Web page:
I have to disagree that lighting and light source are less important than available nutrients, regarding nutritional content of finished lettuce. Lighting is paramount. In fact, low light levels cause high nitrate levels in lettuce, and such lettuce is converted to carcinogens after injestion. That's right! Not only is low light lettuce less nutritious, it's carcinogenic. This was news to me, but I recently learned this from Jesse Hull at an AP workshop. This article backs it up, and will be a good read for you James:

http://www.benthamscience.com/cnf/sample/cnf5-4/D0003NF.pdf

Lettuce is a low nutrient feeder, and a low nutrient yielded, basically green fluff. Ironic that it is the base for the nutritional drink in the OP. Better romaine than iceberg, I suppose. But seriously, don't go spending money on nutrients in lieu of lights thinking you will get a more nutritious product. Sunlight is best, no denying it, but adequate artificial light will be just as nutritious, if not more so. Why? Because artificial light can be maintained at adequate levels, where winter sun and cloudy days may be inadequate. Interesting to note also in the above link is that nutritional content of lettuce was markedly improved by the addition of seawater. Hmmm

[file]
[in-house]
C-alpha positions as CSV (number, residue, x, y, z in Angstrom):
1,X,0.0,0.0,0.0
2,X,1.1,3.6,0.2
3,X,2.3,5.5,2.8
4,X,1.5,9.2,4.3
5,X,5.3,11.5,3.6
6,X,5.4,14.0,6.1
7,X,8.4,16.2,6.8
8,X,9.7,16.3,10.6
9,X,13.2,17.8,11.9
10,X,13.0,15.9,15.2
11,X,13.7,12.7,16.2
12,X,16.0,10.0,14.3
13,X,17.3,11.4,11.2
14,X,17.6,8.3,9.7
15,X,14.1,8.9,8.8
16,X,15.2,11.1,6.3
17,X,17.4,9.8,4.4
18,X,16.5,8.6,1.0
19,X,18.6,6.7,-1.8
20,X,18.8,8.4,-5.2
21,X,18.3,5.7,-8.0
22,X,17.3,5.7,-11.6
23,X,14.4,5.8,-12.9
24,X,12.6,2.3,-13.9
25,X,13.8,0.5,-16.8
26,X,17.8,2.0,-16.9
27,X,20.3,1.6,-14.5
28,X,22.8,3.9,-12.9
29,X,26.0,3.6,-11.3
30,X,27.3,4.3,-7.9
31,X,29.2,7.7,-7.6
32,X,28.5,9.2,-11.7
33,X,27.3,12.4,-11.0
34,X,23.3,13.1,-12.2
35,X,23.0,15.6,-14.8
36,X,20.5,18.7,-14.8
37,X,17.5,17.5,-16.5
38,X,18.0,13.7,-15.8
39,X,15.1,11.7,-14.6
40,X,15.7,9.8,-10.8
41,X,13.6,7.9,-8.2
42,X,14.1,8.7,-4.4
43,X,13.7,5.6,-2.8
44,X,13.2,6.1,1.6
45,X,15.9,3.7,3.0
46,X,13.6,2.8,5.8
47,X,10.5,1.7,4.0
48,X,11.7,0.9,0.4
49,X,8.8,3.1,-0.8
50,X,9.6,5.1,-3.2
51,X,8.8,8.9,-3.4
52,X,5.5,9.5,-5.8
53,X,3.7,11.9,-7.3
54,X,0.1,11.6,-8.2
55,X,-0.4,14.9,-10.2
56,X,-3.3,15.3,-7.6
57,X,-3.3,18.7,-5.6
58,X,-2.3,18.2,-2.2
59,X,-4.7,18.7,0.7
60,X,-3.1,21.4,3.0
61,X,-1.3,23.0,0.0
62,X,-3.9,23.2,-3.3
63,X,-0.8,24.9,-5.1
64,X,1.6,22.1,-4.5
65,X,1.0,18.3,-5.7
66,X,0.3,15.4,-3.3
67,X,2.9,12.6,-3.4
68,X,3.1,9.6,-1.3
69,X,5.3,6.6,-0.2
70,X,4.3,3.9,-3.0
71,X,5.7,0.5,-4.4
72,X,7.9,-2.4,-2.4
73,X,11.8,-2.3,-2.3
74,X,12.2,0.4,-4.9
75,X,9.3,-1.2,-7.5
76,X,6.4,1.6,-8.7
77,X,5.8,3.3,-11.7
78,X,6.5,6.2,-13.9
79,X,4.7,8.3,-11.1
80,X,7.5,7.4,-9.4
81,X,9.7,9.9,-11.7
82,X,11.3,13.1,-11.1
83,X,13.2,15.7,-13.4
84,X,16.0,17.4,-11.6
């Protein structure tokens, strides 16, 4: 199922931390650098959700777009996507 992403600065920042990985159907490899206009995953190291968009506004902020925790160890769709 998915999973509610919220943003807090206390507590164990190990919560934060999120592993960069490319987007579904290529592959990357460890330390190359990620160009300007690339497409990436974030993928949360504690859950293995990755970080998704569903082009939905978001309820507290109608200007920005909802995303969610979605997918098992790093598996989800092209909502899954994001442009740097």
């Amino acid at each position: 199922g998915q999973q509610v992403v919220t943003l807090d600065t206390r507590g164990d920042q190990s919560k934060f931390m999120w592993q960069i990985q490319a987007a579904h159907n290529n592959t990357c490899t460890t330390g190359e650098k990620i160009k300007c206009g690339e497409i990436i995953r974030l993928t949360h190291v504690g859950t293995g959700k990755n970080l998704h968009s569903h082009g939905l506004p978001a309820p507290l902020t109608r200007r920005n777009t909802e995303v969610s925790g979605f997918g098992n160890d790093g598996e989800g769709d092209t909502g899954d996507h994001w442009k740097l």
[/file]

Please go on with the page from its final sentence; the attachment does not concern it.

Nice find Jon.

Guess the key phrase is for the OP is "adequate lighting". 

Thank you all for your insights, I'm taking all this into account and may have a good case to make :)

Vlad - I wasn't suggesting James had to necessarily stick with a 8 bulb T-5 fixture I suggested.  Generally a 400 watt HID light system, from my experience, is going to have an initial investment of $400 dollars.  I own both type of systems and only replace bulbs in both systems once a year.  Granted my PAR and/or lumen output drop throughout the course of the year, but it does not significantly decrease plant development as long as I replace the bulbs (both fluorescents and HIDs) once a year.  As stated originally, I only suggested the T5 fixture because from my experience it is cheaper than a HID system.

I also have no experience with growing MJ and would never suggest a lighting system based on who the hydro industry caters to.  I'm simply giving advice based on my personal experience.  Also, I'd like to state that metal halide bulbs to contain mercury much like fluorescents.  Both bulbs can break and leak mercury into your system.  This of course is alleviated in a HID system as long as you have a reflector with a lens; however, I've witnessed many people using HID lighting that have a open reflector.  Last, lighting can be measured in either lumen output or PAR output.  From what I understand PAR output is a better judgement of how effective you lighting is.  Lumen output actually just measures the intensity of the light being discharged from the bulb; whereas, PAR measures the light's ability to reach through the canopy of the plant towards the base of the plant.